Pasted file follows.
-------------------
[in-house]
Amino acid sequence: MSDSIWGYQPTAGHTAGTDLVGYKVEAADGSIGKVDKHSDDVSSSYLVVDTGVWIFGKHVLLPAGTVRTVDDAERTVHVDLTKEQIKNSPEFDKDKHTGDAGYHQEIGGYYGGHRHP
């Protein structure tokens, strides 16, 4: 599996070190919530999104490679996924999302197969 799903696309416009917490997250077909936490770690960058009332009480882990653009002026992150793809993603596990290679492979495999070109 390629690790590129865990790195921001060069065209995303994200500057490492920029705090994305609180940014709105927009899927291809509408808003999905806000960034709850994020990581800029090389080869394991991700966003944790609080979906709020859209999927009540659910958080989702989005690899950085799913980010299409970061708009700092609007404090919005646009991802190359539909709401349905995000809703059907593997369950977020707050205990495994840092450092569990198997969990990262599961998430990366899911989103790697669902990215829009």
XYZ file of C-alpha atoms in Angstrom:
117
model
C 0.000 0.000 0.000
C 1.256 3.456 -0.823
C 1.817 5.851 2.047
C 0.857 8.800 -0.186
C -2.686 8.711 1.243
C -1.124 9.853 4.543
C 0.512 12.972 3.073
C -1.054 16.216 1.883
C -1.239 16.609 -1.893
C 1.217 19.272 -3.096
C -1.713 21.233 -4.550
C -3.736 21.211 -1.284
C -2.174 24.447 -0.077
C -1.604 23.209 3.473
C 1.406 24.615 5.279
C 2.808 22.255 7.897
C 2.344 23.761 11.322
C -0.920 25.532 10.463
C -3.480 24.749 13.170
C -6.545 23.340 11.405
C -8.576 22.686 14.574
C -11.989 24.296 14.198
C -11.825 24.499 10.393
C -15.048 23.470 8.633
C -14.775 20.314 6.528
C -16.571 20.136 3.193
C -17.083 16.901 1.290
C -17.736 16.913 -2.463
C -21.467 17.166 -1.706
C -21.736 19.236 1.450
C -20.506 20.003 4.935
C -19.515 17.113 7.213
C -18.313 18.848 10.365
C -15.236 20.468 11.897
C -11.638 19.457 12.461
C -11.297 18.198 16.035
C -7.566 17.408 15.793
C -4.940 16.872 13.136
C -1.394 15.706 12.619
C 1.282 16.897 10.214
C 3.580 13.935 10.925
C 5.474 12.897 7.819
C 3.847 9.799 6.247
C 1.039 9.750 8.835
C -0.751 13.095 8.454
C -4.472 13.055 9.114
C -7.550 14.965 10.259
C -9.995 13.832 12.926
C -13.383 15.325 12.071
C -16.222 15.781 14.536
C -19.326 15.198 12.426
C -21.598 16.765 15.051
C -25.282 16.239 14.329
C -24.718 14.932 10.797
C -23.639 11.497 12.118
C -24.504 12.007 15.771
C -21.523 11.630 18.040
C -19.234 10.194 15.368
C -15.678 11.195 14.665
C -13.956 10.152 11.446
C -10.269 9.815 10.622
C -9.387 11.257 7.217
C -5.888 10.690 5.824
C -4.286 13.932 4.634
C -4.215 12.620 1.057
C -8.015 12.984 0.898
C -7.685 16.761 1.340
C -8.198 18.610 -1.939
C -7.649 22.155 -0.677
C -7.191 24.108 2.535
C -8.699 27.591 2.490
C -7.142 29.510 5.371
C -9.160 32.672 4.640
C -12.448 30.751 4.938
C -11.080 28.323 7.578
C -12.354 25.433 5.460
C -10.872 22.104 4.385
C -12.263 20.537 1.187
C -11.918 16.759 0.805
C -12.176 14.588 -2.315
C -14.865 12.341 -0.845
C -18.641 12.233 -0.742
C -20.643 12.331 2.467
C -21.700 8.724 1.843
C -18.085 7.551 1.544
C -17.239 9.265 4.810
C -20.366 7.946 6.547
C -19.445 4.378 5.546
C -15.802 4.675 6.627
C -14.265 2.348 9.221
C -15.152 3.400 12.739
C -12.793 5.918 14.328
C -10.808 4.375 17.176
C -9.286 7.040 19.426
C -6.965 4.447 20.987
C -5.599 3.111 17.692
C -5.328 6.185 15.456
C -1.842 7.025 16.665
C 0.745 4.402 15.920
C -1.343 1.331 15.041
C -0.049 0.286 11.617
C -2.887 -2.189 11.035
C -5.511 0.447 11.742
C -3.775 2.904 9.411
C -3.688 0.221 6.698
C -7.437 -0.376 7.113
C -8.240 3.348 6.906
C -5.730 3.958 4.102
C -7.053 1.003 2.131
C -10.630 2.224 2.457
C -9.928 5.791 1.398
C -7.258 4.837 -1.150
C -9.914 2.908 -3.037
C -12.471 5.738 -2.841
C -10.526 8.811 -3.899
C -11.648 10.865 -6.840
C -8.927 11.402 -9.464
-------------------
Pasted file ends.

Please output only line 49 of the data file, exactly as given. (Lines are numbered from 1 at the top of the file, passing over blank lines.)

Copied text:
C 3.847 9.799 6.247